How far can Arendt and Foucault’s stress on historical discontinuity bring them fruitfully into dialogue? To what extent can Arendt’s emphasis on the ‘breakdown’ of the Western tradition and its implications for history be usefully compared to Foucault’s conception of genealogy? How far can Arendt and Foucault’s approaches to intellectual history be tied to their common interest in Kant and/or Nietzsche? To what extent do Arendt and Foucault try to uphold aspects of the Enlightenment while rejecting its metaphysical foundations? Do the turn of both Arendt and Foucault to ancient Greece reveal commonalities or differences in the way that they view Western history?

The Journal of the Philosophy of History plans a special issue to explore Arendt and Foucault’s approaches to historical method (broadly conceived) and intellectual history, and, relatedly, their approaches to modernity and ‘critique’ in general.

Papers (c.8,000 words) are to be submitted by 1st February 2024. Papers will be reviewed by the editor of the special issue and at least one external reviewer. The final revised papers are due 1st June 2024. Guidelines can be found on the journal’s webpage. The special issue will be edited by Dr Edmund Neill (Associate Professor of Modern History, Northeastern University, London).

Potential participants are invited to send abstracts of up to 500 words emailed as an attachment by 1st May 2023. Authors will be notified of decisions within one month of this deadline.

Suggestions for papers might include (but are not limited to):

Arendt and Foucault on Modernity and Post-Modernity
Arendt and Foucault on the Enlightenment
Arendt and Foucault – Intellectual History and Critique
Arendt and Foucault – Debts to Marx and/or Nietzsche
Arendt and Foucault and the ancient Greeks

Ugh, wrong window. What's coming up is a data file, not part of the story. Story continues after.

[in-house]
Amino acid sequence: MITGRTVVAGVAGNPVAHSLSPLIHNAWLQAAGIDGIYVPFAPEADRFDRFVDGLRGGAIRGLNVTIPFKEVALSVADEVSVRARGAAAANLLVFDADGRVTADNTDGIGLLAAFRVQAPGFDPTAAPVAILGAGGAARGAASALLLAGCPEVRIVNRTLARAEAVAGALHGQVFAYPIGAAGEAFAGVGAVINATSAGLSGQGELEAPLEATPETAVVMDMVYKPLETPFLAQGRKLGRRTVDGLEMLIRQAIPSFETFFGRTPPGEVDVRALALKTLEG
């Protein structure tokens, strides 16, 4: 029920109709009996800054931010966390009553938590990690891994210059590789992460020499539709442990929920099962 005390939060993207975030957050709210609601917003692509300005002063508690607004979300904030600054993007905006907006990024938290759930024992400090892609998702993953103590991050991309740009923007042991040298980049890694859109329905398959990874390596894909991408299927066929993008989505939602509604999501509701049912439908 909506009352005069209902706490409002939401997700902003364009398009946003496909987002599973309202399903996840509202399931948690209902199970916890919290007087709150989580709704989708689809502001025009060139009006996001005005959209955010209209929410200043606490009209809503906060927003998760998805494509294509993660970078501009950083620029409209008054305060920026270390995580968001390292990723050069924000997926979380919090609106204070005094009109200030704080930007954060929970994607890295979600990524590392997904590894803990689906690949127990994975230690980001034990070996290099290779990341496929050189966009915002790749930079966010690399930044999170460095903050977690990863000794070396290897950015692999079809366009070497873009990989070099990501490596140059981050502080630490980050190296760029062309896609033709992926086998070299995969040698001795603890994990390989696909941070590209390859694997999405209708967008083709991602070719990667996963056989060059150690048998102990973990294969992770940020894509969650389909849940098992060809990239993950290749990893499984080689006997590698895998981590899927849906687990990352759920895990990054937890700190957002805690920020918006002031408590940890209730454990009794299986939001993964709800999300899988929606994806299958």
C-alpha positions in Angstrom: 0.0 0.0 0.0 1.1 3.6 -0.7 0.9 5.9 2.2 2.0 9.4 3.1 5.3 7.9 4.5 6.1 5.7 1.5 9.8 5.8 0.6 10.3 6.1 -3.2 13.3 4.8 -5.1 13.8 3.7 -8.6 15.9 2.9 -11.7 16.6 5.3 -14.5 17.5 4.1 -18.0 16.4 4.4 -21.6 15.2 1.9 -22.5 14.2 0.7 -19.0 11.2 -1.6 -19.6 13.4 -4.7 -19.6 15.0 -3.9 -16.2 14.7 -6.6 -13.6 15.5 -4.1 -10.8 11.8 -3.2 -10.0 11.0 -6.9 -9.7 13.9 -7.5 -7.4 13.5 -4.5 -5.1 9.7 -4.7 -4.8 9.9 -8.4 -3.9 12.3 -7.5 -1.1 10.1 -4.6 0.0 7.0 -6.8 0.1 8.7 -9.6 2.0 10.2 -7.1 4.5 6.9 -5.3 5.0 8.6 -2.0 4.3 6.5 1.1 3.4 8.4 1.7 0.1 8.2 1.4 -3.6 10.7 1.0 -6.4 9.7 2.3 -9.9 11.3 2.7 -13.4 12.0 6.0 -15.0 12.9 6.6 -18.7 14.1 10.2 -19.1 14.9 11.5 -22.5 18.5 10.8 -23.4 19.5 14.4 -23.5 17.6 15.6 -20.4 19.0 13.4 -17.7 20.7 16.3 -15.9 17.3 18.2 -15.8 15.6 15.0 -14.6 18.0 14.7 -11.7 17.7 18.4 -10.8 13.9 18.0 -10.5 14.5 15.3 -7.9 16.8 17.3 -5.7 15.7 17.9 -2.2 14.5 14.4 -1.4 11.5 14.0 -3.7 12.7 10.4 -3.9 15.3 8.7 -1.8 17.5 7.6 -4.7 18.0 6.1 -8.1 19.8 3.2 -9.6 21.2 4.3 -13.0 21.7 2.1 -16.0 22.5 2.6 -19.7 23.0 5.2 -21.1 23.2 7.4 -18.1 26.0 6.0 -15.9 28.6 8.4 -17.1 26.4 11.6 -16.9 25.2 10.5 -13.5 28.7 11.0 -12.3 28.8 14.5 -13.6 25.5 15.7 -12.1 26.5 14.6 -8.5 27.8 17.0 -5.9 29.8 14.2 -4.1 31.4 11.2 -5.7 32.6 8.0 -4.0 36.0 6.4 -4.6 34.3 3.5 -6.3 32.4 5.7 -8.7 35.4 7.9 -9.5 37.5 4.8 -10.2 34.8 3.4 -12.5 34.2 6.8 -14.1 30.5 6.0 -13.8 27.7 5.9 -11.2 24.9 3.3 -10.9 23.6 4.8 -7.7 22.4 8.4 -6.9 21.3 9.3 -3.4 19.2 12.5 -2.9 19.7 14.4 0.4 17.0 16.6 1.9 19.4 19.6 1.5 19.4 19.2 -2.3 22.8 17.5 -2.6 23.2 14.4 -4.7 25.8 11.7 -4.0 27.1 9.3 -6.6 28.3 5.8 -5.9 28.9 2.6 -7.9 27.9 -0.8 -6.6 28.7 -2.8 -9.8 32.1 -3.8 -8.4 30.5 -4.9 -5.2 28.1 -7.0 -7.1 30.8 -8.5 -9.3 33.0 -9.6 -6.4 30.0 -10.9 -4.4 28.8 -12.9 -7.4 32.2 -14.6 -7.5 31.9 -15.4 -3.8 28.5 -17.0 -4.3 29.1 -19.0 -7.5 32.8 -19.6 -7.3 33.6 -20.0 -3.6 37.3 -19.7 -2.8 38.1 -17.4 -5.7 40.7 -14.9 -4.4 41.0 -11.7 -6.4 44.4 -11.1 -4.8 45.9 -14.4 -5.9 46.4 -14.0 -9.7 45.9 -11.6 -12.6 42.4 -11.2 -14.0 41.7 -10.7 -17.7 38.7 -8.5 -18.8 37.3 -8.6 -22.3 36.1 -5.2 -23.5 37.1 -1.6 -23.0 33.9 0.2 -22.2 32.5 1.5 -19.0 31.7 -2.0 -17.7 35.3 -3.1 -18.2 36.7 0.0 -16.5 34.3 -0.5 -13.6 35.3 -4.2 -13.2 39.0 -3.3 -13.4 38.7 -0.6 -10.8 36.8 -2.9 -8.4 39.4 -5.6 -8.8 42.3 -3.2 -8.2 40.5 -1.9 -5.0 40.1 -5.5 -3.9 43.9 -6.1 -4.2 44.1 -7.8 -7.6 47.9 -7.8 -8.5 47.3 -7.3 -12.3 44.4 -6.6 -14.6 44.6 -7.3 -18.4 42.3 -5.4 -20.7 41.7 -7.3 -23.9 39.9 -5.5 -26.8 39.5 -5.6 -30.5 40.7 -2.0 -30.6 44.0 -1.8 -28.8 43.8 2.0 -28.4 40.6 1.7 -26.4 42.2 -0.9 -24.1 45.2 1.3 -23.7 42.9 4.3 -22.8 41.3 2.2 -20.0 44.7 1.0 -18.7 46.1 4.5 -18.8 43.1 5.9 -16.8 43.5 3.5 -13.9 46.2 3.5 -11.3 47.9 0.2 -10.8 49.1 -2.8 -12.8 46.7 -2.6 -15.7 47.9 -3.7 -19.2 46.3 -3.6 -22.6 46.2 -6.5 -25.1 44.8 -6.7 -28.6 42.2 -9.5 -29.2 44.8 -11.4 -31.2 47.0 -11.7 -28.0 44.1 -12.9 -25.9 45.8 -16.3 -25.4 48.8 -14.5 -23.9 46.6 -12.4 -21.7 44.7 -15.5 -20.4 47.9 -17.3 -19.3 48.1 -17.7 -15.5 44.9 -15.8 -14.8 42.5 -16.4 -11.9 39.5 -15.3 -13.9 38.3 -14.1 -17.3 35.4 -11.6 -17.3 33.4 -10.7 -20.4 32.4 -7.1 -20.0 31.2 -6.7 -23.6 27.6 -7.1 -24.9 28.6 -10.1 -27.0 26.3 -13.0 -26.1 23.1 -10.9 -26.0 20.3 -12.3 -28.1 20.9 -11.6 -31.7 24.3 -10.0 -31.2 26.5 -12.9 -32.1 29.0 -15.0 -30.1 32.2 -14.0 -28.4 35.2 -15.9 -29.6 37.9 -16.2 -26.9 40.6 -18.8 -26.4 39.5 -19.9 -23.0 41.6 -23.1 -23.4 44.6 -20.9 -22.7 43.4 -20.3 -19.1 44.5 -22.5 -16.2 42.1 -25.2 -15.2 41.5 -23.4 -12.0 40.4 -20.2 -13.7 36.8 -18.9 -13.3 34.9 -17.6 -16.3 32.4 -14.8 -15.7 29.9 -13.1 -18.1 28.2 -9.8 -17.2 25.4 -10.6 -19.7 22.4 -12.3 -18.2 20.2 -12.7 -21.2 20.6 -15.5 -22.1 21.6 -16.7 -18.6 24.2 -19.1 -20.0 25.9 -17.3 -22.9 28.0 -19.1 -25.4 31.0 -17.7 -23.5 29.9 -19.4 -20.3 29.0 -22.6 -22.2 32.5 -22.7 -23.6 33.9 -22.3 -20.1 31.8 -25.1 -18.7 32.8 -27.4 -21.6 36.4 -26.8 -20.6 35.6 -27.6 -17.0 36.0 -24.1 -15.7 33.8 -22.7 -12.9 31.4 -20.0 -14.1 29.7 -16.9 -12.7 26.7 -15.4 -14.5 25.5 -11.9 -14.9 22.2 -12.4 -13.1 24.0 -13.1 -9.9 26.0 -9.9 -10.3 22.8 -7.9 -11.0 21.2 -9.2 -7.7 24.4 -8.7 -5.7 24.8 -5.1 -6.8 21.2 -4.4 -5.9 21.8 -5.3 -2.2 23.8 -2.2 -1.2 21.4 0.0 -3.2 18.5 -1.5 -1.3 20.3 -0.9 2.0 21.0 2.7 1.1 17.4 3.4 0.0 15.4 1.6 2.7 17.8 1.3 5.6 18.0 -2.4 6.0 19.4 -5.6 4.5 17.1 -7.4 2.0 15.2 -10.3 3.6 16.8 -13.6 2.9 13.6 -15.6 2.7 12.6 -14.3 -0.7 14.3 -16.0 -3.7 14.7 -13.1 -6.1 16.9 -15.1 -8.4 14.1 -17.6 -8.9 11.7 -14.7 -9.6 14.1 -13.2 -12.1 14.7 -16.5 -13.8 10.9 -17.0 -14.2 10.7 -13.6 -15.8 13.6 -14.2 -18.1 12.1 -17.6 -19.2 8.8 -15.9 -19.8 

Arendt and Foucault on Tradition and Critique
Arendt and Foucault as ‘Conservatives’
Arendt and Foucault on the relationship of History, Social Sciences and other Discourses
Arendt and Foucault on the History of Resistance
Arendt and Foucault on the history of power relations

Edmund Neill: edmund.neill@nulondon.ac.uk
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Chiel van den Akker is Associate Professor in Philosophy of History at the Department of Art and Culture, History and Antiquities at the Vrije Universiteit Amsterdam, the Netherlands. He is the author of The Modern Idea of History and its Value. An Introduction (2020) and The Exemplifying Past. A Philosophy of History (2018).

Journal of the Philosophy of History

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The Journal of the Philosophy of History (JPH) is devoted to the philosophical examination of history as a mode of thought and our existence in time.

The journal assumes that epistemology, philosophy of mind and language, philosophy of science, and moral philosophy are incomplete if they ignore history. Once we historicize the relationship of mind and world, we raise a number of philosophical problems that call for a deeper analysis and that are of the greatest significance for an adequate understanding of how knowledge and self-understanding are possible.

The journal covers a wide range of questions: questions concerning the nature of historical knowledge, the metaphysics of historical existence, the intelligibility of the historical process, and questions concerning the value, ethics and politics of history-writing.

The Journal of the Philosophy of History is a double-blind peer-reviewed journal and welcomes contributions from all the branches of philosophy. It also welcomes the writing of history in so far as it elucidates and possibly solves philosophical problems.